The critical duties of the district attorney

Published 7:56 pm Tuesday, December 26, 2017

Governor Nathan Deal will soon appoint the new District Attorney (DA) of the Coweta Judicial Circuit from a list of honorable attorneys wanting to serve our community. The Circuit, which consists of Carroll, Coweta, Troup, Heard, and Meriwether counties, will not be the only area affected by the appointment. Surrounding counties, like Douglas, Paulding, and Haralson, will be impacted by Deal’s decision as well.

But, why should anyone care about who serves as DA or what he or she does?

We should all care because the duties of the DA are very broad, impact every person living in west Georgia, and allow him or her to wield great power.

The DA is the chief prosecuting officer for the State of Georgia within each of the State’s 49 judicial circuits. Each DA is constitutional officer, who is part of the judicial branch of the Georgia state government.

Here are the most important and impactful aspects of the position:

Generally, the DA represents the state in the trial of felony (and sometimes misdemeanor) criminal cases in the Superior Court. In some circuits, the DA’s office will prosecute delinquency cases, which are quasi-criminal, in the juvenile courts. The DA also represents the state in the Georgia Supreme Court and Georgia Court of Appeals in appeals of criminal convictions arising out of their jurisdiction, which includes researching and drafting briefs and presenting oral arguments. Additionally, the DA must practice civil law by pursuing, when appropriate, civil actions in RICO (Racketeer Influenced and Corrupt Organizations Act), drug and gambling cases.

Each DA’s office in each county in a circuit has a staff of assistant district attorneys, investigators, victim advocates, and administrative personnel who assist the DA in carrying out the duties of the office. The DA must be an effective manager and leader to properly organize this team — particularly in multi-county circuits.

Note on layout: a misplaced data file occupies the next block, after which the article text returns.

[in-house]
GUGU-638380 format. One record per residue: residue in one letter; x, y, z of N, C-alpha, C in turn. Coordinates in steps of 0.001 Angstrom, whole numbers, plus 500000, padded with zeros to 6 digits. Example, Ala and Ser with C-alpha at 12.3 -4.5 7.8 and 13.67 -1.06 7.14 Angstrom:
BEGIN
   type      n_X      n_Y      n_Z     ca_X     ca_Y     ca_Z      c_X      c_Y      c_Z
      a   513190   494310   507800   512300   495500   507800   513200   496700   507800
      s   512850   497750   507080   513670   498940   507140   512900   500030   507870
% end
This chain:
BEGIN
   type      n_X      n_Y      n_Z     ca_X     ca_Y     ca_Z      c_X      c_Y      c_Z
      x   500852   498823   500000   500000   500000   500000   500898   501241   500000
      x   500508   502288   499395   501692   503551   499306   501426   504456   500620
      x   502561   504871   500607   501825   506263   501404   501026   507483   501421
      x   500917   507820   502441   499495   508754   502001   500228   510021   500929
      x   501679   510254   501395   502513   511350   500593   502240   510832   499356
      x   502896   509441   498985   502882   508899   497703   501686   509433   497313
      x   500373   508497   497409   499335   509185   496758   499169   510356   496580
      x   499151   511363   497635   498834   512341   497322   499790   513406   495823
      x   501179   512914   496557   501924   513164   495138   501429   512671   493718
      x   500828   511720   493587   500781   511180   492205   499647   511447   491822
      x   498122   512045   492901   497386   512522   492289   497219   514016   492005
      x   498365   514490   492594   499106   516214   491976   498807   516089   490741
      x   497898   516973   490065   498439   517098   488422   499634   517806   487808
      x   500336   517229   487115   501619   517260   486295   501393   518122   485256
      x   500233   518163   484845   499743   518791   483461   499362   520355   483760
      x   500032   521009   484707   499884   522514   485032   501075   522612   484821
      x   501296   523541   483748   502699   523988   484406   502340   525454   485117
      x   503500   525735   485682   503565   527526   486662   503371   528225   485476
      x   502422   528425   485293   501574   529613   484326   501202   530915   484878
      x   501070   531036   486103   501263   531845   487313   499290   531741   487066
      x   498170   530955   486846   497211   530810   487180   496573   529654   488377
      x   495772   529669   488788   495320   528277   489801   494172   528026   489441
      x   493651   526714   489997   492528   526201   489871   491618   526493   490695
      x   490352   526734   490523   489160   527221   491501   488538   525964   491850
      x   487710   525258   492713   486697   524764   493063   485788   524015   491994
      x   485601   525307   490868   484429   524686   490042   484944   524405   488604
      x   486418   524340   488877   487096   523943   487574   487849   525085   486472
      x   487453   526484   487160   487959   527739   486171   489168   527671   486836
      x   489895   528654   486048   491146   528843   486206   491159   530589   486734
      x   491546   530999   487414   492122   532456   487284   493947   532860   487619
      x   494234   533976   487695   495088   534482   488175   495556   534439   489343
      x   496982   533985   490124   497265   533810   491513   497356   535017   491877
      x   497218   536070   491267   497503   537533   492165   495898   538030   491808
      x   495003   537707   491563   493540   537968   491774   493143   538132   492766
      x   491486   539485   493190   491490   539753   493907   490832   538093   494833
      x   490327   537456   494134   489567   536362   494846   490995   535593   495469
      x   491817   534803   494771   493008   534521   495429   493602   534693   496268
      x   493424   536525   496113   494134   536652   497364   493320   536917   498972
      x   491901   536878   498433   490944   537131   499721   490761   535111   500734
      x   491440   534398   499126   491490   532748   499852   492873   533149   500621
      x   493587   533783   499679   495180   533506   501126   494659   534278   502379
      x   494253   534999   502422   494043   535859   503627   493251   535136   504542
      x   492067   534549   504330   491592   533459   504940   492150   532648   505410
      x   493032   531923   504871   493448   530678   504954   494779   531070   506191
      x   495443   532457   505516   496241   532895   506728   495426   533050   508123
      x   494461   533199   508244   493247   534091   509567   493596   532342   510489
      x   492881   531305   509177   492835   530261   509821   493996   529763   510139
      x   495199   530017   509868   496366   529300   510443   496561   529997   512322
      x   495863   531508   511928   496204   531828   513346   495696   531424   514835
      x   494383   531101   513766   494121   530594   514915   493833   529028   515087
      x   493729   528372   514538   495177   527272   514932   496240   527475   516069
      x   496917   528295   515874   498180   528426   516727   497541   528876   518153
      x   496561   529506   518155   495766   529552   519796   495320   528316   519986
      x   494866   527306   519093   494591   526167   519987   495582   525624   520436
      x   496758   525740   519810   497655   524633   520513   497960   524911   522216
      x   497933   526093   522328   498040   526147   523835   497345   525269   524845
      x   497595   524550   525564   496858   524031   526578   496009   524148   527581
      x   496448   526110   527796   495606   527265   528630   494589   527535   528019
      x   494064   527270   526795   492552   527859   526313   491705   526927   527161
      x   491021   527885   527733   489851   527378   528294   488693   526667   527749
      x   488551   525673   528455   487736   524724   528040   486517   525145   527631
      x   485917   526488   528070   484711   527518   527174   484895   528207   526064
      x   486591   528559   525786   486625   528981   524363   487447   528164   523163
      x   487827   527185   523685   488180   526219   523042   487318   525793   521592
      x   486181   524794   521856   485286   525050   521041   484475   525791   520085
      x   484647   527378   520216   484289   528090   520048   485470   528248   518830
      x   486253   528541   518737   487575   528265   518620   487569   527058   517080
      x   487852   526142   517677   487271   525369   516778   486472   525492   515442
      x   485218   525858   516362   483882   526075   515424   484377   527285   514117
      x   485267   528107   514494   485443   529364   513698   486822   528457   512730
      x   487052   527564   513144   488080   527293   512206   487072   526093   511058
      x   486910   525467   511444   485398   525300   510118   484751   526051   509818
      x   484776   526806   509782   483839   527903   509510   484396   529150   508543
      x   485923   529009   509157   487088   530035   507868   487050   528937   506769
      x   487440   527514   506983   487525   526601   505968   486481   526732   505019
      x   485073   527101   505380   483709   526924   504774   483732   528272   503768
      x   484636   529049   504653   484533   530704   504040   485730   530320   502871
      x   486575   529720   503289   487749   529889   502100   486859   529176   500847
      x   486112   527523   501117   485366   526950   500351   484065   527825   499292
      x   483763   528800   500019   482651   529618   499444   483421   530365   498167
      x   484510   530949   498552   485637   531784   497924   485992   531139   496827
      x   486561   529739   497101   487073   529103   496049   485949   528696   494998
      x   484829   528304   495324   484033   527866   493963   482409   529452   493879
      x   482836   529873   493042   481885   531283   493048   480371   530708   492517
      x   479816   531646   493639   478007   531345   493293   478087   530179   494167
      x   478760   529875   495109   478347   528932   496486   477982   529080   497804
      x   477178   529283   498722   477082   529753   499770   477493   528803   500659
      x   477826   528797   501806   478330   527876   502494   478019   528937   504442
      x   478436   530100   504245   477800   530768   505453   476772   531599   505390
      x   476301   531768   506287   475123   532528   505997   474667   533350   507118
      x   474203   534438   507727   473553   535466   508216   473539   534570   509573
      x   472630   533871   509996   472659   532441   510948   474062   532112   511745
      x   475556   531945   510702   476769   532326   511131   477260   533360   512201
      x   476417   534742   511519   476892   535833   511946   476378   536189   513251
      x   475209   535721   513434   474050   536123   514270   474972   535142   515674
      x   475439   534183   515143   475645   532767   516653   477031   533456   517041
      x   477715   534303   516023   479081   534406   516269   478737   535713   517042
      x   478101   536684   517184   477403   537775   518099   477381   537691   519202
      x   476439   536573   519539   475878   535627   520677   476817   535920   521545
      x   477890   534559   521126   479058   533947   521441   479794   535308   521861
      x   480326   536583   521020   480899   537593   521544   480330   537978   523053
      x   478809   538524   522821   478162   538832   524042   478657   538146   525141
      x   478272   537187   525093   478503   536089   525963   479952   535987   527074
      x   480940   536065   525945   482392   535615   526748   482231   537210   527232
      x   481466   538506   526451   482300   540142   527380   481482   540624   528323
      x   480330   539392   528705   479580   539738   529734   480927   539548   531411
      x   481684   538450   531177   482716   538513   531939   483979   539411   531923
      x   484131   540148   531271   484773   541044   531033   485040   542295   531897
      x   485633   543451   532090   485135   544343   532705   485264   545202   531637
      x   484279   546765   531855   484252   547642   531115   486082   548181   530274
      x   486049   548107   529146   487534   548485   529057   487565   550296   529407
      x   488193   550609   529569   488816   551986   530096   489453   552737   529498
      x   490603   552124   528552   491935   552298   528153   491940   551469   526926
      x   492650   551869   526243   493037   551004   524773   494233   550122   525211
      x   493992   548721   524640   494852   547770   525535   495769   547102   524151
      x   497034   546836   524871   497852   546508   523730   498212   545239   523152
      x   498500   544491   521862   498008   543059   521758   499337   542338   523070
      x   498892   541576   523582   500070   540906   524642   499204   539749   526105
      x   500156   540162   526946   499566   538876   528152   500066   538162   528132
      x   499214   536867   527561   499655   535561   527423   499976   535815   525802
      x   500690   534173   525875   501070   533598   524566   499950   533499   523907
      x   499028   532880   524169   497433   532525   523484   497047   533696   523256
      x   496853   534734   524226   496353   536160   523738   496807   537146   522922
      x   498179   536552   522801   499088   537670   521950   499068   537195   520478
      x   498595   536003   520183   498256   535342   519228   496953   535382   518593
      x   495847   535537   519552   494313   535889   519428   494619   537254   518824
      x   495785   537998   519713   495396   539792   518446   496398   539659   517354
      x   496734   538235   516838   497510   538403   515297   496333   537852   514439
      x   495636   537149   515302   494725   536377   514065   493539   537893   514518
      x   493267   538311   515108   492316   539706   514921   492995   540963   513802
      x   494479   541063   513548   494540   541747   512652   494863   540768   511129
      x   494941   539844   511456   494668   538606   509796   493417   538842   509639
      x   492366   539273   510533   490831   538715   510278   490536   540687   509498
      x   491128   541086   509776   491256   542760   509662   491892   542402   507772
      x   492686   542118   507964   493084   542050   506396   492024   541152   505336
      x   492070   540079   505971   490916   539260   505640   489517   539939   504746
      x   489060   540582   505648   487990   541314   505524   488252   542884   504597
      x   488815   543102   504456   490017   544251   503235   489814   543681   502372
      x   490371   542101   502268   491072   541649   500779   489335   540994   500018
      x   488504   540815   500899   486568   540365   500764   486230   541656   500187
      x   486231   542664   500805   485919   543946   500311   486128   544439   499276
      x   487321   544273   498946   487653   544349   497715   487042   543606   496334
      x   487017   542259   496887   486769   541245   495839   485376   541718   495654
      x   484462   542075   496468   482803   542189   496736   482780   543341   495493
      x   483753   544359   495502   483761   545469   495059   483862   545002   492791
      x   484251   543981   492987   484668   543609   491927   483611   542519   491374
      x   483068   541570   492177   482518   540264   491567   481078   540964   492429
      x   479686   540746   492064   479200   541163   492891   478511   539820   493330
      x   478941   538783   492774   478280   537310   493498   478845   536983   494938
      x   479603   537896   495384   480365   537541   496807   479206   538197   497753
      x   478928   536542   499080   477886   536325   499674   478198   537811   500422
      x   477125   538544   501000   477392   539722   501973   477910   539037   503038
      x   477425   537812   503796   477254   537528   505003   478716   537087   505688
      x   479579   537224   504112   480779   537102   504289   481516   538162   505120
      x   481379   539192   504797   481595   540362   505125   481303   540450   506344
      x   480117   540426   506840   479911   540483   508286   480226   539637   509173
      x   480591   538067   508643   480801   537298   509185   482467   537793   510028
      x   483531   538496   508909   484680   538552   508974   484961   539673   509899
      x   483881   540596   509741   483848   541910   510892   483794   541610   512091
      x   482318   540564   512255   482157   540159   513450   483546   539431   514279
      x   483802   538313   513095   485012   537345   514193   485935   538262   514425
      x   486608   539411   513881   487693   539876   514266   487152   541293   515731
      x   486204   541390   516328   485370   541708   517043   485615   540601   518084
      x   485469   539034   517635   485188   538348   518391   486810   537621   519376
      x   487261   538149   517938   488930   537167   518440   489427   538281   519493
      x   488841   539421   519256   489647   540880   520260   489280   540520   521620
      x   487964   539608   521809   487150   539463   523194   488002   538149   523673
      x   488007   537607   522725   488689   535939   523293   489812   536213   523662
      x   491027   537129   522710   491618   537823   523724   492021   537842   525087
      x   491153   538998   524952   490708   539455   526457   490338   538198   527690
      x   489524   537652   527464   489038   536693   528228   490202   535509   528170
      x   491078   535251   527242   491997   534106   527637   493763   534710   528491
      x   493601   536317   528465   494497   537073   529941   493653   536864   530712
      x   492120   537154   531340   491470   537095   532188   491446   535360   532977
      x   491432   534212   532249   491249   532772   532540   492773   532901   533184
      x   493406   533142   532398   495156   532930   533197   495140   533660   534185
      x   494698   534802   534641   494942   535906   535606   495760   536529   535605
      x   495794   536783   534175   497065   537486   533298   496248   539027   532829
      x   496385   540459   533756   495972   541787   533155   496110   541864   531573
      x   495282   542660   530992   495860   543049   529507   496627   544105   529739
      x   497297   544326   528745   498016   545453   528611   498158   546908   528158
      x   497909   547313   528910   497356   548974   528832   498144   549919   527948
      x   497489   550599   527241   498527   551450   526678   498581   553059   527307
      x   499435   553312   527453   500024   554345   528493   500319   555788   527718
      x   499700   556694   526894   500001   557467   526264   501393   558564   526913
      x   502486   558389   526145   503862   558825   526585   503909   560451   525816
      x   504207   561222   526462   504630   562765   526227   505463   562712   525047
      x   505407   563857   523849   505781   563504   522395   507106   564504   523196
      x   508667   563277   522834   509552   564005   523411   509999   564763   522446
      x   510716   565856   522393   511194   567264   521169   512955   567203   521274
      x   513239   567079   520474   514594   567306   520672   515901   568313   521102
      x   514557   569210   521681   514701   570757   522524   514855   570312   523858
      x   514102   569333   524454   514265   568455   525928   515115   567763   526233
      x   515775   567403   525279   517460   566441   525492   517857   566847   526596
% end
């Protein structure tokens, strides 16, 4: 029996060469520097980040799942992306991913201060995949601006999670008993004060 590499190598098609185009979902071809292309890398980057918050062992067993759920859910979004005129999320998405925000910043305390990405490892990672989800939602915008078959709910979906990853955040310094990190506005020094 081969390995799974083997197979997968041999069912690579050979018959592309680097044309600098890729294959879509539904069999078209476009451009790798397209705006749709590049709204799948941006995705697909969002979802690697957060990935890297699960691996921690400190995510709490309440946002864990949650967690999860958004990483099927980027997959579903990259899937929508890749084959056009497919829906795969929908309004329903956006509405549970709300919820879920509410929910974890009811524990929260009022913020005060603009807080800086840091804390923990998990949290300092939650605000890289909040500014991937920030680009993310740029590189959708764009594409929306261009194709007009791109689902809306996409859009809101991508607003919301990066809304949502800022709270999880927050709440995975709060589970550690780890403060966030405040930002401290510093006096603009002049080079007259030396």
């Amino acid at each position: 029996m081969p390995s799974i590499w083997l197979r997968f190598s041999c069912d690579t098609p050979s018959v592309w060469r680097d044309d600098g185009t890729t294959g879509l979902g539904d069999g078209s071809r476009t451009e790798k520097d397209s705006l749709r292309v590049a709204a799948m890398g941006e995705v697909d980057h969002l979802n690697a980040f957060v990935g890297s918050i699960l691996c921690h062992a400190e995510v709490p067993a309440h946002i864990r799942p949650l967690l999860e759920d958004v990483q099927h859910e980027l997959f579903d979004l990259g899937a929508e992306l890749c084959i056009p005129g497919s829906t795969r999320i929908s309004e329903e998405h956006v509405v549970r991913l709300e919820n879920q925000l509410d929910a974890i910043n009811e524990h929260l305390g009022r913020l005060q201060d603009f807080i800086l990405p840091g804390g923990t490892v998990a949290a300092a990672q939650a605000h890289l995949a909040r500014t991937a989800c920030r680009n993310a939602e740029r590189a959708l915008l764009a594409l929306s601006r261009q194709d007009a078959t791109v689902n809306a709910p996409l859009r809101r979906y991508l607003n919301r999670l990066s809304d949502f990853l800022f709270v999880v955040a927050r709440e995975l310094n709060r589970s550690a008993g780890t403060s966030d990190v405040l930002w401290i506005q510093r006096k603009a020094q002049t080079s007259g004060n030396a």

The DA will be more effective if he or she has good relationships with county commissioners, mayors, city council members and legislators because of budgeting, the shaping of public policy and other matters.

The DA must also have an excellent working relationship with the law enforcement agencies throughout the district because of the duty to advise officers regarding the sufficiency of evidence, search warrants and many other aspects to the investigation and prosecution of people he or she believes have committed criminal offenses.

The DA’s office handles probable cause hearings (hearings to determine whether probable cause exists for the alleged offenses a jailed defendant may have committed), represents the state at bond hearings in both superior and magistrate court, operates pretrial diversion programs, and provides services in accountability courts like drug courts, mental health courts and veterans courts.

The Crime Victims’ Bill of Rights mandates that the DA and victim advocates identify people they believe are victims and provide assistance to them and their families. Assistance may include notification of prosecutorial and court action, counseling, referral to social service agencies and going to court with them.  While mandated, it is also the right thing to do.

Finally, and most importantly, the DA’s overriding responsibility is to “seek justice.” In doing so, he or she is still involved in prosecution.  But, prosecution actually involves that exercise of wide and powerful discretion in determining whether to pursue a case at all and, if so, whom and how to prosecute. Prosecution does not always equate to “putting people in jail.” Prosecution can be defined as ensuring that those persons who are not responsible are not held responsible and that those persons who are responsible are held responsible and held responsible in an appropriate way.

As you can see, the DA has enormous power and responsibility. That power can be abused or used to positively impact hundreds of thousands of people.

A local superior court judge once told me that “leniency or probation is for people we are angry or disappointed with. Jail and prison is for people who endanger our free society.”

As a citizen, that short and broad statement makes sense and describes the general philosophy of an effective and just DA.

Jason W. Swindle Sr. is a Senior Partner and Criminal Defense Attorney at Swindle Law Group in Carrollton.